Tuesday, September 13, 2016
A new cease-fire brokered by Washington and Moscow just went into effect. But there’s a long list of ways the deal could fall apart.
By Randa Slim*
As the sun set in Syria on Monday, the country’s citizens — and the United States and Russia — all hoped the guns of war would fall silent. After marathon negotiations, Moscow and Washington reached a deal in the morning hours on Saturday to reinstate the failed “cessation of hostilities” negotiated last February, enable humanitarian assistance to reach besieged areas in Syria, and pave the way for U.S.-Russian military cooperation targeting the Islamic State and al Qaeda affiliates in Syria.
The next step would be to use the agreement as a springboard for reaching a negotiated settlement to the conflict, by relaunching the stalled U.N.-led negotiations in Geneva. The U.N. special envoy for Syria, Staffan de Mistura, will consult with Secretary-General Ban Ki-moon on Sept. 21 about setting a date for the next round of intra-Syrian talks. Although the Syrian government declared its support for the deal, President Bashar al-Assad vowed on Monday that he will keep fighting the “terrorists” to reclaim all of Syria.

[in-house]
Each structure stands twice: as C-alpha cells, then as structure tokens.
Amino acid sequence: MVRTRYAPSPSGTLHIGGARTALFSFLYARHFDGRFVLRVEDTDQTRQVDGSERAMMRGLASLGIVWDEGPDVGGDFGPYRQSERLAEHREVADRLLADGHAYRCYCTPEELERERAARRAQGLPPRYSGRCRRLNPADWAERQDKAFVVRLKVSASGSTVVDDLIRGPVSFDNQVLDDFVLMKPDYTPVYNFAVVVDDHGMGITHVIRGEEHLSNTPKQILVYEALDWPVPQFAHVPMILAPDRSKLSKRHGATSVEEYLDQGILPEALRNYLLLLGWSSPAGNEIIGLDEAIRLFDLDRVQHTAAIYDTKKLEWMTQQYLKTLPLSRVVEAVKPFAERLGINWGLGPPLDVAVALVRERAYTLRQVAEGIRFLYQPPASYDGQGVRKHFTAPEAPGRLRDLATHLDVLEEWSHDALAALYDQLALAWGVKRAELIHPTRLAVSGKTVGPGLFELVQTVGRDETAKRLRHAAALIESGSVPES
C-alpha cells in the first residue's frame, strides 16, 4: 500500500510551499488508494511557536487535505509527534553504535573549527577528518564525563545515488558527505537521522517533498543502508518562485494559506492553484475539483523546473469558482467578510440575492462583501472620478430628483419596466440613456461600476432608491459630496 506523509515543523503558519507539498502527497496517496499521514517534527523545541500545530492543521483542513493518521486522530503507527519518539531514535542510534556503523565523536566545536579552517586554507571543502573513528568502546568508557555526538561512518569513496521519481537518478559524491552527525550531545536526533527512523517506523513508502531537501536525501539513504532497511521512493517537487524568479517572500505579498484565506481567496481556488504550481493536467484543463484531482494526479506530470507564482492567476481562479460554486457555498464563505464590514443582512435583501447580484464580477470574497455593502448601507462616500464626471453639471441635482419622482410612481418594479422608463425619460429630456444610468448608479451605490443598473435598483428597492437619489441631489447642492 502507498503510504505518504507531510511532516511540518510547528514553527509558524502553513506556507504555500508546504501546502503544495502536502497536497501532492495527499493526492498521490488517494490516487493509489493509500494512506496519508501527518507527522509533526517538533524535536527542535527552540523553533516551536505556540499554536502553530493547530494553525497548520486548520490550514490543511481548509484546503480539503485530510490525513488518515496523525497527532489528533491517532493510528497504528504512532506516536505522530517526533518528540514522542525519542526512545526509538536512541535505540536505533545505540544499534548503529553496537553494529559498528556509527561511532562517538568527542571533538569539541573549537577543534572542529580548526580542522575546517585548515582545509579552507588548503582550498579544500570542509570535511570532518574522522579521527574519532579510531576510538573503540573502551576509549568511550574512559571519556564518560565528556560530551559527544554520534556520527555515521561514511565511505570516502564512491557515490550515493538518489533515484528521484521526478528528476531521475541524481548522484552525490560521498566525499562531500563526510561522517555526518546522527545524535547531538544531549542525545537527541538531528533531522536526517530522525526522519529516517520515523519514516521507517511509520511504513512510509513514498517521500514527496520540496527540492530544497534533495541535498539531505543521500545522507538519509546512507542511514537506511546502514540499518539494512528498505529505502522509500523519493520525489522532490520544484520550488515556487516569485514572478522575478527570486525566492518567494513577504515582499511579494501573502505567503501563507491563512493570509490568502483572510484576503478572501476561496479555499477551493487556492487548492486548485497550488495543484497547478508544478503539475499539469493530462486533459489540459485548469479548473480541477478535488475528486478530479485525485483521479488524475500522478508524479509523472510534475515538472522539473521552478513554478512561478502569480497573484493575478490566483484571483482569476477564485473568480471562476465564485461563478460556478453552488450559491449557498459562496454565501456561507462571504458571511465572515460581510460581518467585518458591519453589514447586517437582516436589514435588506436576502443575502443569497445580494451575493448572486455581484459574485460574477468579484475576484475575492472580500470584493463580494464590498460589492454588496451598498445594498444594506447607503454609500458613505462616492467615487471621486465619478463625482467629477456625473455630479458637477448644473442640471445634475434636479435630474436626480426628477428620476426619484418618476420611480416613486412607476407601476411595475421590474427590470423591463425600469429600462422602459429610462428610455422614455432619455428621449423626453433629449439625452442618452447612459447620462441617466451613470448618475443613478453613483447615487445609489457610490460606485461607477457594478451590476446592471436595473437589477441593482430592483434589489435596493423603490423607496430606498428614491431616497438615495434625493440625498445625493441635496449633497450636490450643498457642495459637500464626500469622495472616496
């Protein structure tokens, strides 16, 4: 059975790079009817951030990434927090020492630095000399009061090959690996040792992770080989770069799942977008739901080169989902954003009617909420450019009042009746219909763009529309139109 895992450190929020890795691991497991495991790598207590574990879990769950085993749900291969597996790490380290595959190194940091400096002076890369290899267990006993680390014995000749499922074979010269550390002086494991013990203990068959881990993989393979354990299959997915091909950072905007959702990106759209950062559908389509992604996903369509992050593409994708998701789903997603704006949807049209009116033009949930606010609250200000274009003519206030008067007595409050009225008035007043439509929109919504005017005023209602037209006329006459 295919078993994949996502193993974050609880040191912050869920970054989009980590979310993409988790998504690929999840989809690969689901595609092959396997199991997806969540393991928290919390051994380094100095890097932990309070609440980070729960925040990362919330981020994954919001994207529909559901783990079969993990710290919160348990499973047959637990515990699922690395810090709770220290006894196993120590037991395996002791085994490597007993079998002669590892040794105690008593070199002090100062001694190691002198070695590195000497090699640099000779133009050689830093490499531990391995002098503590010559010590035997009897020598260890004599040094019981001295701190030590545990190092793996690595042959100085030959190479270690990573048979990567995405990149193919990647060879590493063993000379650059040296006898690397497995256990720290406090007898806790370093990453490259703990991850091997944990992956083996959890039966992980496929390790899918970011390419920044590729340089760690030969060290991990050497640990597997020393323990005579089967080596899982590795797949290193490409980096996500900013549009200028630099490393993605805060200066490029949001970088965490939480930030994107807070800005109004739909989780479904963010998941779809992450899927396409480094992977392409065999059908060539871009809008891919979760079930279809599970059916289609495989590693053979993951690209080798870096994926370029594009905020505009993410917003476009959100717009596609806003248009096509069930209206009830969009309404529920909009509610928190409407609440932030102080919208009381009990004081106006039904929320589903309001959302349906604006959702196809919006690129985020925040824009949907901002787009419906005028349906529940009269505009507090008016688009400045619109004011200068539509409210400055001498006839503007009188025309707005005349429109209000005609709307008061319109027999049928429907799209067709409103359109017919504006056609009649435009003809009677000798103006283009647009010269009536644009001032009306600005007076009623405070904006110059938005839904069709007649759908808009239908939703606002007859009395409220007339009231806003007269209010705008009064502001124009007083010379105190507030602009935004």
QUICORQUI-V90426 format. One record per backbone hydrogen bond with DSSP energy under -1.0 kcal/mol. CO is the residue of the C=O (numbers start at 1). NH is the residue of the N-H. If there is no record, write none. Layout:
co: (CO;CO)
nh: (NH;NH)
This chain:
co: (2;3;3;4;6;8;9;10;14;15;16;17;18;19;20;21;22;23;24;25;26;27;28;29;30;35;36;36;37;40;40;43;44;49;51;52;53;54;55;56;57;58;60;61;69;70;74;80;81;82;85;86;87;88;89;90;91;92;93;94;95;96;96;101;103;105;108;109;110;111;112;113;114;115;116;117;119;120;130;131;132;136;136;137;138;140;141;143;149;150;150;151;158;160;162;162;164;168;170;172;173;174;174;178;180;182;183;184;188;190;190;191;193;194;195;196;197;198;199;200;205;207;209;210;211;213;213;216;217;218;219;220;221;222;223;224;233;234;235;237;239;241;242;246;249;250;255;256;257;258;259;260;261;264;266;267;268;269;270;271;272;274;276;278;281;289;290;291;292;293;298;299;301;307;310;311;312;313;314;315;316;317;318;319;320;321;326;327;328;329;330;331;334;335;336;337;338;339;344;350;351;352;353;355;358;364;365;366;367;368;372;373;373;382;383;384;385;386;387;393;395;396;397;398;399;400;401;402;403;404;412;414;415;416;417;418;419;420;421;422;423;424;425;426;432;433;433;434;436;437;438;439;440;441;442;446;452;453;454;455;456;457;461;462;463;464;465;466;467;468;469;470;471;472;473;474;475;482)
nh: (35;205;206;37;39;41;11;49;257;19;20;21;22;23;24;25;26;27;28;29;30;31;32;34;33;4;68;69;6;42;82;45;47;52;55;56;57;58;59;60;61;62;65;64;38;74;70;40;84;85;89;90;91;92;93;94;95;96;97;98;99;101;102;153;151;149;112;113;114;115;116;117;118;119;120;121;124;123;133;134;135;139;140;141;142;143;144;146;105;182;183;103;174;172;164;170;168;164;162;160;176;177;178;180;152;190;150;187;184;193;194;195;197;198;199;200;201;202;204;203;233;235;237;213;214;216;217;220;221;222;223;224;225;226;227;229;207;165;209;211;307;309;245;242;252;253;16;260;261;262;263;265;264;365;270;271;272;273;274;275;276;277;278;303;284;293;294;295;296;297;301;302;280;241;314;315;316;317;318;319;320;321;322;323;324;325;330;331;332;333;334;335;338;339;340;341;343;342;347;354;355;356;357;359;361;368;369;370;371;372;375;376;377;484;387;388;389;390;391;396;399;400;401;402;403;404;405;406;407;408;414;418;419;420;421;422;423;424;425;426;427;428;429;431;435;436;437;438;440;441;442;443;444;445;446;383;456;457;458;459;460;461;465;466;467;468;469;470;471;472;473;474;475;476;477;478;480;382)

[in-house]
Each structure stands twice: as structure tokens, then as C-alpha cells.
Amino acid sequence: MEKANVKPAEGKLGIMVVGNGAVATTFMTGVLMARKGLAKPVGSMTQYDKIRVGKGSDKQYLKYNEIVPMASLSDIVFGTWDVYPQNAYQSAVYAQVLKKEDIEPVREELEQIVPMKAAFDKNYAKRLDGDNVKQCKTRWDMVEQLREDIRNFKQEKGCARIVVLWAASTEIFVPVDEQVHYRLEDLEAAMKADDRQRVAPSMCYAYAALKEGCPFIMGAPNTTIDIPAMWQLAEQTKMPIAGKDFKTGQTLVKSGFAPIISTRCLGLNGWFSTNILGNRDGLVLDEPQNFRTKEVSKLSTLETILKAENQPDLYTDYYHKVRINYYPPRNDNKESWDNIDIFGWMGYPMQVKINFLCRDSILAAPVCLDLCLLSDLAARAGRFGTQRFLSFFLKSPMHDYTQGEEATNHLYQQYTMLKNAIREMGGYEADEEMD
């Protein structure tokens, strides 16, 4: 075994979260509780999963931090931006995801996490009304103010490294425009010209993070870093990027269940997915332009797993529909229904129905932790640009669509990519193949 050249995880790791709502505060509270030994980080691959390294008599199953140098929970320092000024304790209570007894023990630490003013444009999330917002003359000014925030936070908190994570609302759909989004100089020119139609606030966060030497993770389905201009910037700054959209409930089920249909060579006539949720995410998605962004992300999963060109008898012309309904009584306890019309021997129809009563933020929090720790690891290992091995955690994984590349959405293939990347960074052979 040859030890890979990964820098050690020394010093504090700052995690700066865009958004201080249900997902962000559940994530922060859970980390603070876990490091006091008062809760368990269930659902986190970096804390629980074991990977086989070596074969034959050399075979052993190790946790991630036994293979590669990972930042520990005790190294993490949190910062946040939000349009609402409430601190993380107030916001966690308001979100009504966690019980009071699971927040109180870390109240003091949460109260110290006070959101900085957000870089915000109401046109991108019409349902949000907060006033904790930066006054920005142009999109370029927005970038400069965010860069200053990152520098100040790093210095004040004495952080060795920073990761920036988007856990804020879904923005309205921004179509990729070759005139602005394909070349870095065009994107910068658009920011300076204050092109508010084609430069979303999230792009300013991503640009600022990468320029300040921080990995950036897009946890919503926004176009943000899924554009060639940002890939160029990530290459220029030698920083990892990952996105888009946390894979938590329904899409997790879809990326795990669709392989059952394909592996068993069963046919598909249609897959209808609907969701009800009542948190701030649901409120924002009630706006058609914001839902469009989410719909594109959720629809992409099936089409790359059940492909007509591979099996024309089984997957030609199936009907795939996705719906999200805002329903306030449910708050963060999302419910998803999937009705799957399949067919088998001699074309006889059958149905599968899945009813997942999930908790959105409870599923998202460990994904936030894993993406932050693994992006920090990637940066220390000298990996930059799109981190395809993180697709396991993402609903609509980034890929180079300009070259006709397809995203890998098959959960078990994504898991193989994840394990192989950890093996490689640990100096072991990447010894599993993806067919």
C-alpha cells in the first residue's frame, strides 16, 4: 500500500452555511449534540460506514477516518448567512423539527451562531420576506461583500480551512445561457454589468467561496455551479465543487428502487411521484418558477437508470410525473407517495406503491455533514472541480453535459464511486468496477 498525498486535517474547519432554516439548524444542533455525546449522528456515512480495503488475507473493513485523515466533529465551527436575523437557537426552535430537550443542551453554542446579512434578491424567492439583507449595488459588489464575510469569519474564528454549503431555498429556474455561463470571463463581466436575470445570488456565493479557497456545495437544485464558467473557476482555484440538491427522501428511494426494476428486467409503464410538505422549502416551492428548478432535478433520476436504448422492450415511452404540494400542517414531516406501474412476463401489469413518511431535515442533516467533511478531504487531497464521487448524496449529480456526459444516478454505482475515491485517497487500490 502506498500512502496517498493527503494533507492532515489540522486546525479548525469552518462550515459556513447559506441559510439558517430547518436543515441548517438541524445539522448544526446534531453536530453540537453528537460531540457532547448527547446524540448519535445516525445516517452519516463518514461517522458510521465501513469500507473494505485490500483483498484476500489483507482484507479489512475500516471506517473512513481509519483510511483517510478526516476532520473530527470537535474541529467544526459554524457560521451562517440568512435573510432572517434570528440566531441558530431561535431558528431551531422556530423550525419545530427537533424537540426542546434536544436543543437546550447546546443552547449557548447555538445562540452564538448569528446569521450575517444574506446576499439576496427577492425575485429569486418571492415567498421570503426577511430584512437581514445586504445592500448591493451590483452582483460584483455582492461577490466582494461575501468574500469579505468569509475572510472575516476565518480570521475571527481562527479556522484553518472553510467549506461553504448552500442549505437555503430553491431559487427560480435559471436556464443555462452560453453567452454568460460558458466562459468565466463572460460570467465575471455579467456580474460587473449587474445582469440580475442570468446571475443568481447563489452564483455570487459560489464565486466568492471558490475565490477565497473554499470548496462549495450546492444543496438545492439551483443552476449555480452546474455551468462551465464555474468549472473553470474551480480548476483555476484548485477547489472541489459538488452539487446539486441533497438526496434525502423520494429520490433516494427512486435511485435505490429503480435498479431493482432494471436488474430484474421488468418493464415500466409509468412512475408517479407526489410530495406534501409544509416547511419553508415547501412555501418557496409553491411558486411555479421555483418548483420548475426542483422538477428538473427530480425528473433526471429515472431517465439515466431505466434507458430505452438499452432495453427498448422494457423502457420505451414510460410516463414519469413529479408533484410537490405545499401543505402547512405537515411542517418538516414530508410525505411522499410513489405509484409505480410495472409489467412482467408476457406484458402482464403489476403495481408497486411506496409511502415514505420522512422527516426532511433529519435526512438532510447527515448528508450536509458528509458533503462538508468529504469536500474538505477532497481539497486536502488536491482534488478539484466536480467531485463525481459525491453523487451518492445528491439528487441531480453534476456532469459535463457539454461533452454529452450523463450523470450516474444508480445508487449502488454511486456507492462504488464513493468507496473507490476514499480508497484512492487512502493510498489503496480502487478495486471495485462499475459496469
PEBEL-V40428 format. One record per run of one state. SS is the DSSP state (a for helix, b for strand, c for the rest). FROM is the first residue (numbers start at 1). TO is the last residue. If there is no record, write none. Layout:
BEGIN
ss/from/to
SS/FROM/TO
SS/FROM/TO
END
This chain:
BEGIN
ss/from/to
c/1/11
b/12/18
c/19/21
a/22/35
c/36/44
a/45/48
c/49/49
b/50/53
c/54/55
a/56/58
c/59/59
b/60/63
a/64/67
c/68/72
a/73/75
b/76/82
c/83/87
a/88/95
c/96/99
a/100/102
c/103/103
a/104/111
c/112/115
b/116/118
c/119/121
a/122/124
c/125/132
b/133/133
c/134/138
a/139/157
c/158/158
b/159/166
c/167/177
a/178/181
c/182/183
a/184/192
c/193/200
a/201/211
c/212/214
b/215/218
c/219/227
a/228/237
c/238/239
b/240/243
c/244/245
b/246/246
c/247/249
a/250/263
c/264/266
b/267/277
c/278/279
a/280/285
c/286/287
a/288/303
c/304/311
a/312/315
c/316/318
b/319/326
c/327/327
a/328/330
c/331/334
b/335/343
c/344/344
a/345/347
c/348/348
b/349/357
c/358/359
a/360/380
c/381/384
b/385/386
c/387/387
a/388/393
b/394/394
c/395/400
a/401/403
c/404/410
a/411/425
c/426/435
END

Skepticism abounds that this deal will succeed. Many argue that at best it will provide a short reprieve for Syrians living under daily bombardment by regime planes and suffering from starvation under sieges imposed by the Syrian army and pro-regime militias. A short-term improvement, however, is not nothing: As a survivor of the 15-year Lebanese civil war — during which hundreds of cease-fire deals were negotiated, only to be violated shortly thereafter — I can attest that even temporary reprieves mean a lot to people living in fear for their lives.
· * Randa Slim is director of the Initiative for Track II Dialogues at the Middle East Institute and a non-resident fellow at the SAIS Foreign Policy Institute.
· * This article was first published in Foreign Policy on 12/09/2016